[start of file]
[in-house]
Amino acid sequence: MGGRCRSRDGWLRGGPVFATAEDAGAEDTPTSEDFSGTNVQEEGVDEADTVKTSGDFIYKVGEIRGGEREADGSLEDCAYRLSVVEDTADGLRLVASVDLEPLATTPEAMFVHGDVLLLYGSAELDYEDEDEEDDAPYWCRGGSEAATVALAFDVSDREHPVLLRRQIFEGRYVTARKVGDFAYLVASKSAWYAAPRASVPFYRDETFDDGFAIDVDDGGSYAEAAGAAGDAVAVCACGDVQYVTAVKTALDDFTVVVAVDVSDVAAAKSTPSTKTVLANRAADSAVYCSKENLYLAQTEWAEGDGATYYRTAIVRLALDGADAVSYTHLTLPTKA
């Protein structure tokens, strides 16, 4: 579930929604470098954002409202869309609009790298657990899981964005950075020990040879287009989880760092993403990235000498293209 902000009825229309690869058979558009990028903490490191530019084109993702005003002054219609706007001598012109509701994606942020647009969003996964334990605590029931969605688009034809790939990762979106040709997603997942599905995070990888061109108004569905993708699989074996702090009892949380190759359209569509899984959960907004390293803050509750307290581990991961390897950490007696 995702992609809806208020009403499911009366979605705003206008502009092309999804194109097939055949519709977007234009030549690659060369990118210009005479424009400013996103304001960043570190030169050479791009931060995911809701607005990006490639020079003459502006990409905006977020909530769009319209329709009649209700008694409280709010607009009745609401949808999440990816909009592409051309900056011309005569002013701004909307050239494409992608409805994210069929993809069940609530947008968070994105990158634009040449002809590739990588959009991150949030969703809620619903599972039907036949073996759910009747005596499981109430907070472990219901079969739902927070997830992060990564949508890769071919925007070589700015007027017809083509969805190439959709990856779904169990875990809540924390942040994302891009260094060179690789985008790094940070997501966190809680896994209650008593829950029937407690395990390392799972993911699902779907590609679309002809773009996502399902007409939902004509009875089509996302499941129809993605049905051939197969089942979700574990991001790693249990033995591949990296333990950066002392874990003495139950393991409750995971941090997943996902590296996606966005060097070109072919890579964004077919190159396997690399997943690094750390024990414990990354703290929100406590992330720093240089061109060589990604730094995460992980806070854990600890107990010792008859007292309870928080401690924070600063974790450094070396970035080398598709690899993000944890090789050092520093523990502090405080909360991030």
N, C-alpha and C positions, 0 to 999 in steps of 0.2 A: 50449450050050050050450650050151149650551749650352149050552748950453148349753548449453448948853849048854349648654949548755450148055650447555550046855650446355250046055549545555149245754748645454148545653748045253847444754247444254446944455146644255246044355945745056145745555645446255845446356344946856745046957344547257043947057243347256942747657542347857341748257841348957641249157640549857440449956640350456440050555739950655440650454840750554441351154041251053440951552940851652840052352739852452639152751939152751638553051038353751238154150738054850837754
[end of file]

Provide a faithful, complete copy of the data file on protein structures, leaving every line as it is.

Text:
[in-house]
Amino acid sequence: MGGRCRSRDGWLRGGPVFATAEDAGAEDTPTSEDFSGTNVQEEGVDEADTVKTSGDFIYKVGEIRGGEREADGSLEDCAYRLSVVEDTADGLRLVASVDLEPLATTPEAMFVHGDVLLLYGSAELDYEDEDEEDDAPYWCRGGSEAATVALAFDVSDREHPVLLRRQIFEGRYVTARKVGDFAYLVASKSAWYAAPRASVPFYRDETFDDGFAIDVDDGGSYAEAAGAAGDAVAVCACGDVQYVTAVKTALDDFTVVVAVDVSDVAAAKSTPSTKTVLANRAADSAVYCSKENLYLAQTEWAEGDGATYYRTAIVRLALDGADAVSYTHLTLPTKA
């Protein structure tokens, strides 16, 4: 579930929604470098954002409202869309609009790298657990899981964005950075020990040879287009989880760092993403990235000498293209 902000009825229309690869058979558009990028903490490191530019084109993702005003002054219609706007001598012109509701994606942020647009969003996964334990605590029931969605688009034809790939990762979106040709997603997942599905995070990888061109108004569905993708699989074996702090009892949380190759359209569509899984959960907004390293803050509750307290581990991961390897950490007696 995702992609809806208020009403499911009366979605705003206008502009092309999804194109097939055949519709977007234009030549690659060369990118210009005479424009400013996103304001960043570190030169050479791009931060995911809701607005990006490639020079003459502006990409905006977020909530769009319209329709009649209700008694409280709010607009009745609401949808999440990816909009592409051309900056011309005569002013701004909307050239494409992608409805994210069929993809069940609530947008968070994105990158634009040449002809590739990588959009991150949030969703809620619903599972039907036949073996759910009747005596499981109430907070472990219901079969739902927070997830992060990564949508890769071919925007070589700015007027017809083509969805190439959709990856779904169990875990809540924390942040994302891009260094060179690789985008790094940070997501966190809680896994209650008593829950029937407690395990390392799972993911699902779907590609679309002809773009996502399902007409939902004509009875089509996302499941129809993605049905051939197969089942979700574990991001790693249990033995591949990296333990950066002392874990003495139950393991409750995971941090997943996902590296996606966005060097070109072919890579964004077919190159396997690399997943690094750390024990414990990354703290929100406590992330720093240089061109060589990604730094995460992980806070854990600890107990010792008859007292309870928080401690924070600063974790450094070396970035080398598709690899993000944890090789050092520093523990502090405080909360991030």
N, C-alpha and C positions, 0 to 999 in steps of 0.2 A: 50449450050050050050450650050151149650551749650352149050552748950453148349753548449453448948853849048854349648654949548755450148055650447555550046855650446355250046055549545555149245754748645454148545653748045253847444754247444254446944455146644255246044355945745056145745555645446255845446356344946856745046957344547257043947057243347256942747657542347857341748257841348957641249157640549857440449956640350456440050555739950655440650454840750554441351154041251053440951552940851652840052352739852452639152751939152751638553051038353751238154150738054850837754